Written by CorpsAfrica/Malawi Volunteer Ms. Angella Chizimba
We know that young people aren’t just the leaders of tomorrow, they are working to transform their communities today. Safe spaces help girls develop into leaders and change-makers. As the United Nations explains, safe spaces can be found in any type of setting. They are inclusive and promote civil discourse, ensuring that young people from diverse backgrounds feel comfortable and respected as they learn to express themselves and contribute to community life.
We create these spaces to provide participants from all backgrounds with a place to come together to build their skills. During my service, I have been lucky enough to work in a safe space with the girls in my community who are between the ages of 13 and 24. We discuss main areas of concern of girls including health, hygiene and gender-based violence.
Though adolescence is usually a period for young people to gain the education, knowledge, and skills needed to shape a secure future, this isn’t a given in many communities around the world. As I grew up, in my early years I had someone who encouraged me to face challenges head on. My youth services at church was my safe space and we could share and openly speak about issues. Many people are not so fortunate to have all that. Safe spaces help fill this gap, it’s a safe haven.
Marginalized girls often lack access to quality education and healthcare, decision-making power and the ability to make choices about their own lives. Safe spaces provide them with emotional support and physical support.
This has been the case for Atupele, a young girl aged 20 years. Atupele was born epileptic. She experienced a hard time in school to the point that she dropped out. Having lost both parents at a young age, she stayed with her relatives, but it was not easy for her. She was locked at home to do all chores and take care of other children. She could not associate with others or do anything for herself. In other words, she was powerless. Her relatives were approached to allow her be part of the safe space. Luckily after some time, they allowed it. She started attending the safe space and she opened up and joined another club where she is learning how to sew clothes, which will help her earn her living in the near future. Without safe space, she could have not been confident enough to learn a skill, make friends and learn more about her human rights.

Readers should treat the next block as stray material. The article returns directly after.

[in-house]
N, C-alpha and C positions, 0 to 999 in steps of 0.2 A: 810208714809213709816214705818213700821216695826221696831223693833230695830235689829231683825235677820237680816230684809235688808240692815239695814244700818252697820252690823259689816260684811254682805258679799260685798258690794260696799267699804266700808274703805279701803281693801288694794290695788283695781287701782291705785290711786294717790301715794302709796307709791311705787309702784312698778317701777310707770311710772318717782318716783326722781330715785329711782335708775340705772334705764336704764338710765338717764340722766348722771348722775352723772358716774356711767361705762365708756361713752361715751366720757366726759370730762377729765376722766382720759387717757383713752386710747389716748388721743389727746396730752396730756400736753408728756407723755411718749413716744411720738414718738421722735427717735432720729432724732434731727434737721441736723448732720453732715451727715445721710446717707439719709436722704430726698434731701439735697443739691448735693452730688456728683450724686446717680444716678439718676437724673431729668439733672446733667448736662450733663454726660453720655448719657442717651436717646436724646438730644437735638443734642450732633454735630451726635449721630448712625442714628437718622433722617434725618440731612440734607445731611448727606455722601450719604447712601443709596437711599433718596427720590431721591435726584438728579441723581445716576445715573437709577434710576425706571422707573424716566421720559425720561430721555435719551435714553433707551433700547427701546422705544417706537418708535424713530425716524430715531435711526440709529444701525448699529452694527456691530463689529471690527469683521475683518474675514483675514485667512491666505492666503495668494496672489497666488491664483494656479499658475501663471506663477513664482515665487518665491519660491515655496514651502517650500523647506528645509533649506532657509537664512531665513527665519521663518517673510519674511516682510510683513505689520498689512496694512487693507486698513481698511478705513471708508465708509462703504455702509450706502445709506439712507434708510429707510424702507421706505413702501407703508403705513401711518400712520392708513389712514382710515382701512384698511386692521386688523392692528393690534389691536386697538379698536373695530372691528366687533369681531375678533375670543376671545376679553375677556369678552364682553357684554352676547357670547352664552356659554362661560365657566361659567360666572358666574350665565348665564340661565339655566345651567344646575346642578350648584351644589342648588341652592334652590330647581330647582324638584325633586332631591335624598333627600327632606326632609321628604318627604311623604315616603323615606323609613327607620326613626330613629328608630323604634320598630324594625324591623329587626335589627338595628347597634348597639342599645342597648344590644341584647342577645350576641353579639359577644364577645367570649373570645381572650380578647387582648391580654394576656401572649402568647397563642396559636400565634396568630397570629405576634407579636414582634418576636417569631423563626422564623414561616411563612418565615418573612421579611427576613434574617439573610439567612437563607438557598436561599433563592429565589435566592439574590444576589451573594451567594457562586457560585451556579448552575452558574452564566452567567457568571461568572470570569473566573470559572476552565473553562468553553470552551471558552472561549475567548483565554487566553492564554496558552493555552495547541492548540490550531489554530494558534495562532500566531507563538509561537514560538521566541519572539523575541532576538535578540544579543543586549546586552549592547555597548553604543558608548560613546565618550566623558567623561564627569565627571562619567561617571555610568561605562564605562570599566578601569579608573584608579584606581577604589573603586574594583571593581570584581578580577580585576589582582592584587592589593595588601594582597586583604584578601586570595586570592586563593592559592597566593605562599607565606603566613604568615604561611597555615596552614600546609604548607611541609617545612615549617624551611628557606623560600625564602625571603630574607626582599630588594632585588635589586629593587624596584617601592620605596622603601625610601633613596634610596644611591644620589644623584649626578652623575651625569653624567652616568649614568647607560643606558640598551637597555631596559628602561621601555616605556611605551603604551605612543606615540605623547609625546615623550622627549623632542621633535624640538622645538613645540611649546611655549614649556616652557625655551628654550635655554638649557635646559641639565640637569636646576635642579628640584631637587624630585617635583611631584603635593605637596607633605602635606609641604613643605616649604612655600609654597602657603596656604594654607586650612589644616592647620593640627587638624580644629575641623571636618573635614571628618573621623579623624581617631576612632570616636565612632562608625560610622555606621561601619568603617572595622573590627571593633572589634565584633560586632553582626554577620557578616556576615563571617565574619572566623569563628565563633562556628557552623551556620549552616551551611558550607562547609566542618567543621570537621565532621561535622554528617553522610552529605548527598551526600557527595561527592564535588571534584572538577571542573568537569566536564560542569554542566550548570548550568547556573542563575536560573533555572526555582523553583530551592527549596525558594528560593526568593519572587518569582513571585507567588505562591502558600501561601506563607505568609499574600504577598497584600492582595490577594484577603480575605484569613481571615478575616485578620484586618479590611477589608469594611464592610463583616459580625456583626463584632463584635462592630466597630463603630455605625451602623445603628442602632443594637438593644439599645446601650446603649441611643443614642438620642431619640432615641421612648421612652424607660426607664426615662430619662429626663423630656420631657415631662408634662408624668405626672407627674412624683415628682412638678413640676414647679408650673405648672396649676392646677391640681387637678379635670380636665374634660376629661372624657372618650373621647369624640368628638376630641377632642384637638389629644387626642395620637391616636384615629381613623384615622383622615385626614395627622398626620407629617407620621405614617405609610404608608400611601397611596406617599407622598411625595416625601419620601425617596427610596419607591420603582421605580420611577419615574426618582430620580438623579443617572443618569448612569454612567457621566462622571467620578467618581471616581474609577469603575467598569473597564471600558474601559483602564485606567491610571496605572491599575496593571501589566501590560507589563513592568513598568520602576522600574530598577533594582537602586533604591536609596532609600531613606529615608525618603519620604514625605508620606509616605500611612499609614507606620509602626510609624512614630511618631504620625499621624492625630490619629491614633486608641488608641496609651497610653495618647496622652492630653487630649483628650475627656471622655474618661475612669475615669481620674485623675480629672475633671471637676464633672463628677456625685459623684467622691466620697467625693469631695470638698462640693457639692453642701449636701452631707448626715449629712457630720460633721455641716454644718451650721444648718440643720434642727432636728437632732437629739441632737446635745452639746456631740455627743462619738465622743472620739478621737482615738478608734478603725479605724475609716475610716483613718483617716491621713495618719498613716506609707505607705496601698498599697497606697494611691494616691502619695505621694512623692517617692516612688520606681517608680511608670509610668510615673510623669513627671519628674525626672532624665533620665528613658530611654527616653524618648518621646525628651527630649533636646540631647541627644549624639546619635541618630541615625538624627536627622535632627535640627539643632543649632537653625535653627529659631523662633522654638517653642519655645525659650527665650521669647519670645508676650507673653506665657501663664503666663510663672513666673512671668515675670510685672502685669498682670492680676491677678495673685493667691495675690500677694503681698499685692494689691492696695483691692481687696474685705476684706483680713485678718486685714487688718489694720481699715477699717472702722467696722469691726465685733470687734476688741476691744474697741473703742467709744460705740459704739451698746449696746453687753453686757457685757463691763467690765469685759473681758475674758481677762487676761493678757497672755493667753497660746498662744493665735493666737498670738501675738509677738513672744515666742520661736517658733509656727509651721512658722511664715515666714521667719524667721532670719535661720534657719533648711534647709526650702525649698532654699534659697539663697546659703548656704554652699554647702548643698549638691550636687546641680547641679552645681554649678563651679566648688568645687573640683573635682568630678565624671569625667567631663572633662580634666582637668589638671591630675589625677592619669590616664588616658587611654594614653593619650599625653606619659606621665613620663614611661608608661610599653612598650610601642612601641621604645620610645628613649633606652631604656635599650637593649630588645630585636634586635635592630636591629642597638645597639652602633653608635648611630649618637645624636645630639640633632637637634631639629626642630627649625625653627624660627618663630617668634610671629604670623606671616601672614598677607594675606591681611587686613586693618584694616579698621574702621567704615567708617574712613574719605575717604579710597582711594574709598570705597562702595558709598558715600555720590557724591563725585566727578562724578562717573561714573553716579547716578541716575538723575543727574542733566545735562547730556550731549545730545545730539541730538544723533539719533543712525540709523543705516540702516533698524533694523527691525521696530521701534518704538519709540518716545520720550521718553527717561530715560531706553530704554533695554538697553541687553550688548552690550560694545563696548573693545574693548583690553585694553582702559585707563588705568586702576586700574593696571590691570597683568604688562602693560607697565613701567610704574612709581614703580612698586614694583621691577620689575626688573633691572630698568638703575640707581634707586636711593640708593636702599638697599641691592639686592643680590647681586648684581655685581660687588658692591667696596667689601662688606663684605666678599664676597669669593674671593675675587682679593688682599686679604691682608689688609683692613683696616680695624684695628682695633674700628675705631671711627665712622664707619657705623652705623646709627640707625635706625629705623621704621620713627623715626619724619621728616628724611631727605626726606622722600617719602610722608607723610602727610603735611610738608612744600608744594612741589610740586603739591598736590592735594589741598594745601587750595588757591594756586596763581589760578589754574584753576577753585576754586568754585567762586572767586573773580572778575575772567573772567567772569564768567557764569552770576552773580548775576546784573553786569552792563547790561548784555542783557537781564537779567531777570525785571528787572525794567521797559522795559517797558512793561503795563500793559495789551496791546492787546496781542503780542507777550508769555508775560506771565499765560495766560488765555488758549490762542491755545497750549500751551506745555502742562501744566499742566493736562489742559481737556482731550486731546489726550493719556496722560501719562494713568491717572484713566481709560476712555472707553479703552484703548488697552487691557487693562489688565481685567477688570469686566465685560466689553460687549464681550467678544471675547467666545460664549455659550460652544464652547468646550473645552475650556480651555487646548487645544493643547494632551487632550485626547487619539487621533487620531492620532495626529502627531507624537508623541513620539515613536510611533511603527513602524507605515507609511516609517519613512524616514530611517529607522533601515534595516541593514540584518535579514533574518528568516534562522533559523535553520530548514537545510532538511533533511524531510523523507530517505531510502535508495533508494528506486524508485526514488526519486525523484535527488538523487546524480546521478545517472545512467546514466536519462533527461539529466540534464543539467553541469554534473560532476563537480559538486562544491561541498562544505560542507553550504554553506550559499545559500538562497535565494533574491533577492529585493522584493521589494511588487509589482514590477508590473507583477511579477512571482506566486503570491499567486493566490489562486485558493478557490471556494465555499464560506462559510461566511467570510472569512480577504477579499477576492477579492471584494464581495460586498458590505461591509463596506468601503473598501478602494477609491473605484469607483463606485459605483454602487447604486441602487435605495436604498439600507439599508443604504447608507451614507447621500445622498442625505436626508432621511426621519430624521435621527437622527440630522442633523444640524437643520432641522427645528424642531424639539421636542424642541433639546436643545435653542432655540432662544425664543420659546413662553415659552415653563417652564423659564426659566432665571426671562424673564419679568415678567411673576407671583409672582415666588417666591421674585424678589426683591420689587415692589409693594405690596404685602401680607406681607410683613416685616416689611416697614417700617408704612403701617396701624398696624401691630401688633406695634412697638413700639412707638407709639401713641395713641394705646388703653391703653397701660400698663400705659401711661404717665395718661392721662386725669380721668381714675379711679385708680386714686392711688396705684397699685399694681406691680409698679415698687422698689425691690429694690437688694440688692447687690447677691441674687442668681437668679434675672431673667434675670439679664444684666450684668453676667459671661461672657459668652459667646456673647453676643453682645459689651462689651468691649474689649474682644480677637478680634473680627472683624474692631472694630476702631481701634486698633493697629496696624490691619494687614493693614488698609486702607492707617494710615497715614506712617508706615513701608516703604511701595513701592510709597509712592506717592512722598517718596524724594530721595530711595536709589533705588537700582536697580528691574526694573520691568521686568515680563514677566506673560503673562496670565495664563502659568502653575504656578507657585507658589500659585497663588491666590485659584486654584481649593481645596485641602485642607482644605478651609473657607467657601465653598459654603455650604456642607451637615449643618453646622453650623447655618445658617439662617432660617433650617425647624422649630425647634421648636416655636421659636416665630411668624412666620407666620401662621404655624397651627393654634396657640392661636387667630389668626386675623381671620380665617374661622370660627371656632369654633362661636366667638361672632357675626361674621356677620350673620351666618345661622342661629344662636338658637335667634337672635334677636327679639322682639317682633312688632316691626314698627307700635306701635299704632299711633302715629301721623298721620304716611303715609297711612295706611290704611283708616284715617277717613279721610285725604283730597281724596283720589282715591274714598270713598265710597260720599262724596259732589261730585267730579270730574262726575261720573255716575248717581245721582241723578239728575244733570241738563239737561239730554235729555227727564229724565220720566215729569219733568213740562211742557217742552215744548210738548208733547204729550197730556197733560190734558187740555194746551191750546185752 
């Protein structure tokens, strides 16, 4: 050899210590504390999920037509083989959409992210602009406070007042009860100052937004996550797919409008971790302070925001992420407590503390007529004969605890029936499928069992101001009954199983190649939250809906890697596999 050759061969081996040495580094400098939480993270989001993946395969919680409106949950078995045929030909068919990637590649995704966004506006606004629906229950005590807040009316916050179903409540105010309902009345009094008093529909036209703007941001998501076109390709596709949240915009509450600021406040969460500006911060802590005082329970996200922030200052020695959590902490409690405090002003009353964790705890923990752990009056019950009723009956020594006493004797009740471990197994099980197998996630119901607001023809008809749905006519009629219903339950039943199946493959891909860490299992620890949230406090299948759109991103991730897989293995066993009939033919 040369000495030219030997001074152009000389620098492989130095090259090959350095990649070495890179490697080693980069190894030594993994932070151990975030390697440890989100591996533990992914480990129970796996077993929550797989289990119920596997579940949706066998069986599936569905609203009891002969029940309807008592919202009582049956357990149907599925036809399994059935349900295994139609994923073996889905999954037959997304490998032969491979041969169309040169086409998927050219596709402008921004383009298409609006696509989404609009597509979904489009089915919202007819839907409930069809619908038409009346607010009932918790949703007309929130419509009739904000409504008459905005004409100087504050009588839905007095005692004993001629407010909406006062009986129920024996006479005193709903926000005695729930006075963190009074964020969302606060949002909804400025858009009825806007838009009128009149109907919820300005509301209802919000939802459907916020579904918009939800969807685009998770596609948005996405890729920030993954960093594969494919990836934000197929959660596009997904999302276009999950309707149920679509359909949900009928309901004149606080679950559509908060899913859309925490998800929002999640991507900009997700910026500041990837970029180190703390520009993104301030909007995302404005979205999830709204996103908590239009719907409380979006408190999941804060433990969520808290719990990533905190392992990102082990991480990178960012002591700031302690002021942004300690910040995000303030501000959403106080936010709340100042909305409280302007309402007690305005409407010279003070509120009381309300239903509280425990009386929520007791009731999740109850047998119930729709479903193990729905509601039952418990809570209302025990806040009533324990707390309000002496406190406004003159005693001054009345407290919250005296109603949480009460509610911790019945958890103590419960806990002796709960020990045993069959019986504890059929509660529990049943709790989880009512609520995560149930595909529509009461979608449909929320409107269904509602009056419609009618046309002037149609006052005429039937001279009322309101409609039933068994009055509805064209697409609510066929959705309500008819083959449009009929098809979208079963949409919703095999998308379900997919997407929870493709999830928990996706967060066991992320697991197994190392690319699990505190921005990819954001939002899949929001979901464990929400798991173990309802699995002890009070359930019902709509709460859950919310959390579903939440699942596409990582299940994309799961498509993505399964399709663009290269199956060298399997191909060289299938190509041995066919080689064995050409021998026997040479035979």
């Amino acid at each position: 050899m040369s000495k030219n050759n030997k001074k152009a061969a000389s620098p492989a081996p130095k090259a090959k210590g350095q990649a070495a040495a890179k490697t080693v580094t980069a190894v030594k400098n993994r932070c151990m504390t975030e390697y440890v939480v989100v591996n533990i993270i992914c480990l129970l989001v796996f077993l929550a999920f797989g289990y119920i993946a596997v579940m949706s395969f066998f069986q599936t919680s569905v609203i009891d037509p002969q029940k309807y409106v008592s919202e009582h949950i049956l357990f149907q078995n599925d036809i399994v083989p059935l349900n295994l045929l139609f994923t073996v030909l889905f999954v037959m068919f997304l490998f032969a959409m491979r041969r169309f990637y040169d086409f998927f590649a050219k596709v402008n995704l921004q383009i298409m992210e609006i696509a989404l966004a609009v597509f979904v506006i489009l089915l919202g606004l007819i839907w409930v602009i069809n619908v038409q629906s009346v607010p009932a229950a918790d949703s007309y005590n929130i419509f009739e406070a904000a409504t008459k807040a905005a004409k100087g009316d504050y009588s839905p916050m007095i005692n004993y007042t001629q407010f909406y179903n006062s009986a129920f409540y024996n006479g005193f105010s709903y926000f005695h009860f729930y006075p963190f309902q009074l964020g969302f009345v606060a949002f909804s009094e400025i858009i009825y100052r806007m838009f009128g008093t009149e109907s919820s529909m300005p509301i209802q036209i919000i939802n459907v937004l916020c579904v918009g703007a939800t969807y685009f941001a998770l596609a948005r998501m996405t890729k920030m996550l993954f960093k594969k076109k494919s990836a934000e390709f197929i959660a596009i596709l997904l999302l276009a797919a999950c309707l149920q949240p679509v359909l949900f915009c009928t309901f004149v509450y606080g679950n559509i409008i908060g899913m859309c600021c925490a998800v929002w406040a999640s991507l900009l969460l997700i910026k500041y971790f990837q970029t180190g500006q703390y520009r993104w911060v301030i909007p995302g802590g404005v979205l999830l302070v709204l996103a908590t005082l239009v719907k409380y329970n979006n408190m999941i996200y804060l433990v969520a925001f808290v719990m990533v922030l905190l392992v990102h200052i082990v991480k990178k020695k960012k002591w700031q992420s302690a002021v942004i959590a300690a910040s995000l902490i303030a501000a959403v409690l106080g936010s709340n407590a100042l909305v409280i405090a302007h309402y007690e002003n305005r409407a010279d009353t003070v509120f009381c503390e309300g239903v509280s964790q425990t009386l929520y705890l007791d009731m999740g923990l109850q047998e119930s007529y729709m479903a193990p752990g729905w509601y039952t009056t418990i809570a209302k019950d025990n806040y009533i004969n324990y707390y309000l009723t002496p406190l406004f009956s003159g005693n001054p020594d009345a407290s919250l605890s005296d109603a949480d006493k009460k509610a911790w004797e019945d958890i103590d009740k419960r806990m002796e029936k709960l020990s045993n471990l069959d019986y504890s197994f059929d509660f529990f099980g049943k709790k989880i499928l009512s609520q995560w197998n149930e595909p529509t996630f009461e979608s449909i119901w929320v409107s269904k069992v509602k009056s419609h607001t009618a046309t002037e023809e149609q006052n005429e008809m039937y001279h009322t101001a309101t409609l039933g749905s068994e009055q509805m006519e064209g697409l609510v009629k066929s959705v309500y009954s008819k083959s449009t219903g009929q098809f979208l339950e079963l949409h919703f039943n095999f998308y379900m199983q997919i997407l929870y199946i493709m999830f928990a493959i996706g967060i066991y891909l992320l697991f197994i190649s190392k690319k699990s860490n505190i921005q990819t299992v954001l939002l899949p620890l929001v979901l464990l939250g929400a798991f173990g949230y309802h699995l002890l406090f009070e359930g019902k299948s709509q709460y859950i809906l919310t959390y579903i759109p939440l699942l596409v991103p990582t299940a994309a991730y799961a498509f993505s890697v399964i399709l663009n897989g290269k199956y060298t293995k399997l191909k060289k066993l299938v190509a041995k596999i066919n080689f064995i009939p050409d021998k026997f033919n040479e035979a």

Just like Atupele, there are a lot of cases out there that need such groupings. Young girls need to build their confidence, need to learn skills, they need to associate with others to learn different issues pertaining to their health, hygiene and gender based violence. “Safe space is a home for me, it’s comforting to be among girls experiencing life challenges and finding solutions together. I am learning a lot of things everyday,” said Atupele.
Most of them lack motivation to take them through life. They need a confidence boost. I am so glad that in this short time, I could work with such girls and experienced change in their lives. As I experience change in these girls’ lives, my life is changing as well.